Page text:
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A new study suggests updated land-use regulations are slow to help low-income households.
A common line of logic suggests that when zoning reforms allow for higher-density housing, they increase stock and affordability. But while zoning reforms in many cities have indeed increased housing stock, a new report finds they’re slow to help low income-renters who are most affected by the housing shortage.
An Urban Institute study that spanned nearly two decades and looked at data from more than 1,000 cities, found that loosening local zoning restrictions increases housing stock by 0.8% in the three to nine years following reform passage. But that increase is largely represented by units at the higher end of the rental spectrum.
There was a small increase in housing for low-income renters, but it’s not statistically significant like the increase in more expensive units, said Christina Stacy, principal research associate for the Urban Institute. The study found no statistically significant evidence that zoning reforms reduced rental prices.
That’s not to say updating land-use regulations aren’t beneficial to households across the income spectrum, the report notes. The supply change for less expensive units is positive but isn’t significant enough to be definitively a direct result of zoning reforms.
By building higher-cost units, higher-income households can leave older buildings which are then available to lower-income families in a process known as “filtering.”
“It just takes a little time,” Stacy said. “The fact that those results are positive for all rental levels is encouraging.”
The study also found that cities that tightened restrictions saw median rents go up in the years following implementation.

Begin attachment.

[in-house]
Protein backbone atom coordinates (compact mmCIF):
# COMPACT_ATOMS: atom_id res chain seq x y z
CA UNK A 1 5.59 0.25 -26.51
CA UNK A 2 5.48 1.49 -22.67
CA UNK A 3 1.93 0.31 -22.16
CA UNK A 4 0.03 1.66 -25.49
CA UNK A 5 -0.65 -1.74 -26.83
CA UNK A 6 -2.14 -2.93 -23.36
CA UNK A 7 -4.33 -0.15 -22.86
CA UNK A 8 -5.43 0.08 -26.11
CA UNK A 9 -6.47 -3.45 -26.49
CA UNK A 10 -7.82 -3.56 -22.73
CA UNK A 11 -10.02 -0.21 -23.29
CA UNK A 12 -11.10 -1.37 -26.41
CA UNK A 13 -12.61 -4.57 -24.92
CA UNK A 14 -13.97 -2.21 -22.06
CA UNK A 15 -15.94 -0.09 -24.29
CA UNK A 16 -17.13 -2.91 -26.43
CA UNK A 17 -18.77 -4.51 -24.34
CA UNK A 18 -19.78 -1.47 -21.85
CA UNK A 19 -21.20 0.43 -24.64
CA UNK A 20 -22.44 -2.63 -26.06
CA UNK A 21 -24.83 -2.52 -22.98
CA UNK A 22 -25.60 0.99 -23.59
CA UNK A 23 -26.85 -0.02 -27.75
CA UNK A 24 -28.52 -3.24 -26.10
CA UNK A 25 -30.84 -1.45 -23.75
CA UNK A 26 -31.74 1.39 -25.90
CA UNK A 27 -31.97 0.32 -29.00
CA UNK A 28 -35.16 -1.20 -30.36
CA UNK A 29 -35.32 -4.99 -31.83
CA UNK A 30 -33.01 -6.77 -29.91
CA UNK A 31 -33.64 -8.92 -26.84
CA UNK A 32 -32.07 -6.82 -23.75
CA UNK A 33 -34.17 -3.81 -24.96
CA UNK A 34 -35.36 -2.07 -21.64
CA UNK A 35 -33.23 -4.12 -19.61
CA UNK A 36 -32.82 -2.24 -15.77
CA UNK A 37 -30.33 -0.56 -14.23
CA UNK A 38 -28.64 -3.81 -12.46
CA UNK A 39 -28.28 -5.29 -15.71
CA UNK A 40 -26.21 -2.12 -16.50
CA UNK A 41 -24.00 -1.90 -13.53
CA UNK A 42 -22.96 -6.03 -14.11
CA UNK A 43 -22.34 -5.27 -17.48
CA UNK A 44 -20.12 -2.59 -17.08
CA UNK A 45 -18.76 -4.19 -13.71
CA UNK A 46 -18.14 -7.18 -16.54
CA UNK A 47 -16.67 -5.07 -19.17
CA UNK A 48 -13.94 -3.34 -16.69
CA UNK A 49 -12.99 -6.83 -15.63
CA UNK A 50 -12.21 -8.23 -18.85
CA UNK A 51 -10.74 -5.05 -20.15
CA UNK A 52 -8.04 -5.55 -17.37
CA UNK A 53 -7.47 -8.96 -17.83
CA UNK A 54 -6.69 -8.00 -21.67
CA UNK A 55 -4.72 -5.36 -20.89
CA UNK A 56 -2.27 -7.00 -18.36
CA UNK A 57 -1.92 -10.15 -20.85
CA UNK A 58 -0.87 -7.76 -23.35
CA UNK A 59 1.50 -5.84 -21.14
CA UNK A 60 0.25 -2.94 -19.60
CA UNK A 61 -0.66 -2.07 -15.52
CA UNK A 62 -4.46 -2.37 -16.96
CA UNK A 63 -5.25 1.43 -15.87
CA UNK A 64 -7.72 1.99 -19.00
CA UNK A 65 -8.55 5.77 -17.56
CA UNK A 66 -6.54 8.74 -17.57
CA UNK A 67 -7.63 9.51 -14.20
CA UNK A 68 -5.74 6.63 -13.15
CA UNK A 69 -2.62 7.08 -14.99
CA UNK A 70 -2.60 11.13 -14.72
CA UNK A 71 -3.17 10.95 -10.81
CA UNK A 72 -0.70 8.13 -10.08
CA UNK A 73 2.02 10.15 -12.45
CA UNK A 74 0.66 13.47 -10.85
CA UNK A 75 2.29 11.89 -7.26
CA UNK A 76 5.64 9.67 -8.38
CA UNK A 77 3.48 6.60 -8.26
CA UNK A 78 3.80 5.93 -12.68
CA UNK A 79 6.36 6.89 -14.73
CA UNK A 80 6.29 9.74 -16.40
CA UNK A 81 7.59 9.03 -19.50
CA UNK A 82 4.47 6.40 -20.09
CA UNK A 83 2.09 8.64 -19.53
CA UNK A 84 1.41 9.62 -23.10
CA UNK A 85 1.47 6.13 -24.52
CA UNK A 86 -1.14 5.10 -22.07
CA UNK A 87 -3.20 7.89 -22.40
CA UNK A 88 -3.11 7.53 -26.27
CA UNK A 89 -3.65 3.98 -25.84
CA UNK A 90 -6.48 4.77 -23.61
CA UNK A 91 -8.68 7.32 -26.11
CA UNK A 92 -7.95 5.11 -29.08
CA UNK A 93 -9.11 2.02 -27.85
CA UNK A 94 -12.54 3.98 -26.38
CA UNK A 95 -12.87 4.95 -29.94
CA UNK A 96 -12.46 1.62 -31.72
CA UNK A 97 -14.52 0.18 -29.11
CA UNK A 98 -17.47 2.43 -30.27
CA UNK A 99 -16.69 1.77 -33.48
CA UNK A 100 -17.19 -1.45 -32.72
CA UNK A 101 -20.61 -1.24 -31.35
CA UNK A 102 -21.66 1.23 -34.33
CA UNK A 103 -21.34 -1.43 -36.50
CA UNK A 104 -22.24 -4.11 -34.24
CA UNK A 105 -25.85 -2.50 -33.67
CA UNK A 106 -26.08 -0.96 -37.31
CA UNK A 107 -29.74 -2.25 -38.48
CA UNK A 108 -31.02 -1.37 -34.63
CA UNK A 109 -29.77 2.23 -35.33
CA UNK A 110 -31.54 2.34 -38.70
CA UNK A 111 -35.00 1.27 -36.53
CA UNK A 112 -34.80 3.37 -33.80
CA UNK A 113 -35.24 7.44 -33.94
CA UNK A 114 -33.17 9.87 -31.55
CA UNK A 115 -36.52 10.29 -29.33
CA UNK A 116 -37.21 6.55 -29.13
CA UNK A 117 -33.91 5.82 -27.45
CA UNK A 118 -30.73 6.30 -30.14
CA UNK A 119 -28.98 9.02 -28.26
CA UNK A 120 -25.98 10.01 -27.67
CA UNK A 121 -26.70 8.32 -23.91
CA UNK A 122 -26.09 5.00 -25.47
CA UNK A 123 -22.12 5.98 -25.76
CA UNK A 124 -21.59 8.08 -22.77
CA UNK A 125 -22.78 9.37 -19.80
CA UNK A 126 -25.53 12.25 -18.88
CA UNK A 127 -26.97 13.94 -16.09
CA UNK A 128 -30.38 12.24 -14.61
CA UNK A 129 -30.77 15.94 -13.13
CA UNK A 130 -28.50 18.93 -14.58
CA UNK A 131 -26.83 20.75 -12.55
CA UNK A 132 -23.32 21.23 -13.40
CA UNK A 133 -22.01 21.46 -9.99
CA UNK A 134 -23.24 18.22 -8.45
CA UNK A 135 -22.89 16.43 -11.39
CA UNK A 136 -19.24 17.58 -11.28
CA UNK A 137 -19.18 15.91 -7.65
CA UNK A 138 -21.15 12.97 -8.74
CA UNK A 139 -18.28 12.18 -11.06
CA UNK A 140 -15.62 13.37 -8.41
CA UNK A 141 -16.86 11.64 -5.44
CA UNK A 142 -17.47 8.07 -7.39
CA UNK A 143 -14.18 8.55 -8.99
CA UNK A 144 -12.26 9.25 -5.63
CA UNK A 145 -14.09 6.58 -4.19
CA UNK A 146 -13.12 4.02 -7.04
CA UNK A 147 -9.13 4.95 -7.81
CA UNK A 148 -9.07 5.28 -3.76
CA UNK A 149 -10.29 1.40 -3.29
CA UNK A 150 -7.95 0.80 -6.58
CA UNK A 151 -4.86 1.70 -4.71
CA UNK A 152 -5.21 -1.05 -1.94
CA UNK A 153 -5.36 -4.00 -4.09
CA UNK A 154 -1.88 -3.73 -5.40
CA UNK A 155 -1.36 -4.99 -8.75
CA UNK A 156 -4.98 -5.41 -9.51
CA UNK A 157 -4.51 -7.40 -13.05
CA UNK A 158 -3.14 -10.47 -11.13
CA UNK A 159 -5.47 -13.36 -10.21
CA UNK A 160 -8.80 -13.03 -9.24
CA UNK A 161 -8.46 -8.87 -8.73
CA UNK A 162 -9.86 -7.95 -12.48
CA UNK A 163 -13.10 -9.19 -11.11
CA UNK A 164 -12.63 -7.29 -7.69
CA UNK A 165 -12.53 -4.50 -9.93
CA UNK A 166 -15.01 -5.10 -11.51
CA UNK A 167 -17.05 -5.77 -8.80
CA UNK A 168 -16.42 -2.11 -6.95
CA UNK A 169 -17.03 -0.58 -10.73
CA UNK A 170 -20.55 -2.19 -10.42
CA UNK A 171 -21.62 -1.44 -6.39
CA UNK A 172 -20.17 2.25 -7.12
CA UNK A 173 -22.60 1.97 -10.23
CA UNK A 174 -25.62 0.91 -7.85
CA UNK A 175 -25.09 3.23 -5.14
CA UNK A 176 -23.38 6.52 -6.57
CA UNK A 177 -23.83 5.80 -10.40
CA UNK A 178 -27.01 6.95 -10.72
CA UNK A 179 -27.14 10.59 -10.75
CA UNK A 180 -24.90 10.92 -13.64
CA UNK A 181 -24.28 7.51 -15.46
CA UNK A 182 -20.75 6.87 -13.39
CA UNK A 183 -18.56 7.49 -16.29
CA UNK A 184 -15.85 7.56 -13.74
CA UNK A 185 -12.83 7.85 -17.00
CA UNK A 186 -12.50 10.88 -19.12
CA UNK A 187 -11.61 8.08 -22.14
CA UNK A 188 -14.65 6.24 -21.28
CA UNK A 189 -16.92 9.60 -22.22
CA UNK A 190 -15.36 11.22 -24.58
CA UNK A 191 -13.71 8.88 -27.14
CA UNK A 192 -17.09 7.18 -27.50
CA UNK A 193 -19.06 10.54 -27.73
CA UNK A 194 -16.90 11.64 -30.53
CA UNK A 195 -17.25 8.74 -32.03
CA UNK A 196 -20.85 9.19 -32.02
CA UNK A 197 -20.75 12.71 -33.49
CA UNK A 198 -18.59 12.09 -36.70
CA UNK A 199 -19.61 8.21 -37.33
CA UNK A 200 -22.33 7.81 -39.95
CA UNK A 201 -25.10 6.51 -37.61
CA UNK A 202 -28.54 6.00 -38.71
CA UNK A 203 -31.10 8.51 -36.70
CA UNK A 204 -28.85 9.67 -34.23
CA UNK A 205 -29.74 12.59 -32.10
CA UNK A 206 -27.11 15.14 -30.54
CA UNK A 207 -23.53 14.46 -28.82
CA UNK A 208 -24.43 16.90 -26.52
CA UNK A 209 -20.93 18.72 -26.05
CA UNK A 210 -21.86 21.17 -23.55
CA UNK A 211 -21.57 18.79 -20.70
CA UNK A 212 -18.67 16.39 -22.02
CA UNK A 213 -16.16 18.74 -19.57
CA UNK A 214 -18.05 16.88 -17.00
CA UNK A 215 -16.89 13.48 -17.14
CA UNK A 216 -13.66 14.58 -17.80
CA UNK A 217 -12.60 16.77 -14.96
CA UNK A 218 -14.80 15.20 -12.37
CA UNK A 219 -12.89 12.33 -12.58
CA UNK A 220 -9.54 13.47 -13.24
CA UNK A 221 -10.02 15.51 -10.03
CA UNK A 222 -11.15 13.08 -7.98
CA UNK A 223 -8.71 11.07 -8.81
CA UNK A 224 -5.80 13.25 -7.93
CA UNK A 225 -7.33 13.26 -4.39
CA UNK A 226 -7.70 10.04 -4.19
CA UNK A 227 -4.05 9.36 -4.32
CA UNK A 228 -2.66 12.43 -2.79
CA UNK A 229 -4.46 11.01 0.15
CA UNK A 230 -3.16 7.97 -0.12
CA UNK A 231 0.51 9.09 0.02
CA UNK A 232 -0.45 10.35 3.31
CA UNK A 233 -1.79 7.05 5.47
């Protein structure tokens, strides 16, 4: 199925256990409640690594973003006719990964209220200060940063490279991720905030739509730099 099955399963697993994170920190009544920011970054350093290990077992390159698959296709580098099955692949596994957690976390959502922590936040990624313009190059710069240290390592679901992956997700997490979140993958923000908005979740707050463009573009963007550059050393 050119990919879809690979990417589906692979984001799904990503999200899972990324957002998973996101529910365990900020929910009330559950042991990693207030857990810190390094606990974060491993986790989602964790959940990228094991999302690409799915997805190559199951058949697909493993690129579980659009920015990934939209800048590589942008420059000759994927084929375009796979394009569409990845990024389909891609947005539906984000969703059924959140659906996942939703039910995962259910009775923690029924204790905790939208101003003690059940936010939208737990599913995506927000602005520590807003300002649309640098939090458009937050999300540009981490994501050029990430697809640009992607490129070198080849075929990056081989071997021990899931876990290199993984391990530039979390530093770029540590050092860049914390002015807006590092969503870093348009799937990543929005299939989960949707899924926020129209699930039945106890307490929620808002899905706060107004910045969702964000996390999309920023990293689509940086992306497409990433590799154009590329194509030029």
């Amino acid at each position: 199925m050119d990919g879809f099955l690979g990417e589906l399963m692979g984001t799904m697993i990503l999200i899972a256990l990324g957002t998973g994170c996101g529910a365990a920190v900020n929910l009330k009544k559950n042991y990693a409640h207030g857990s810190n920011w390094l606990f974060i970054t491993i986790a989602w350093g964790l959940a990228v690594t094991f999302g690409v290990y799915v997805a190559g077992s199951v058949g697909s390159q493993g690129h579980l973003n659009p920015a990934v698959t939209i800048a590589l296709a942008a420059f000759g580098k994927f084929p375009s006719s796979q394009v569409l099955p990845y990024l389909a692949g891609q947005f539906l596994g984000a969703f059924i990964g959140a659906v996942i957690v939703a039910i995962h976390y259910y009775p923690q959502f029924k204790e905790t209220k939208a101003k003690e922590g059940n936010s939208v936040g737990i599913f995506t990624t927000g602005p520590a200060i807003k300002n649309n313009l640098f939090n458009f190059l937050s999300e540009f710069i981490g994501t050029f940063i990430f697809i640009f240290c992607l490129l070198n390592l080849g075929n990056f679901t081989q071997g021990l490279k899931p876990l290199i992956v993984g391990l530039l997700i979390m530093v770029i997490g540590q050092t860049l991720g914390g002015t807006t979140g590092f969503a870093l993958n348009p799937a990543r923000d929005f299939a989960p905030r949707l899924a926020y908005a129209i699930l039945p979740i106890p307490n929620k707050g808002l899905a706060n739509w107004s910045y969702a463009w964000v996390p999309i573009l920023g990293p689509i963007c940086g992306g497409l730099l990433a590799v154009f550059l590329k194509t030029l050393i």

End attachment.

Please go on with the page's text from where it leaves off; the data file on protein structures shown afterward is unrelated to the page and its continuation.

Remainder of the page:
A potential unintended consequence of ”upzoning”—changing land-use regulations to allow for denser development—can also increase rents, the report notes. New neighborhood housing developments can attract new businesses or encourage the creation of parks in the area. These amenities can increase the value of surrounding properties and increase housing costs. In these cases, more immediate initiatives, like rental assistance programs, are all the more important.
“[The study] confirms what we observed from folks on the ground,” Stacy said. “That there really is no silver bullet, and we have to do everything—we have to attack this problem from every angle.”
The study looked at a range of policies, including allowing accessory dwelling units, increasing height limits and reducing minimum lot sizes. Researchers used machine learning to pull information about local reforms from newspapers printed between 2000 and 2019 and found 180 reforms passed across 1,136 cities.
While there are many studies that look at zoning reforms and homeownership, there are far fewer that can offer insight into how land-use regulations affect renters, Stacy said. But looking at rental households is critical in addressing the housing crisis equitably, as people of color and low-income households are more likely to be renters than homeowners.
Molly Bolan is the assistant editor for Route Fifty.
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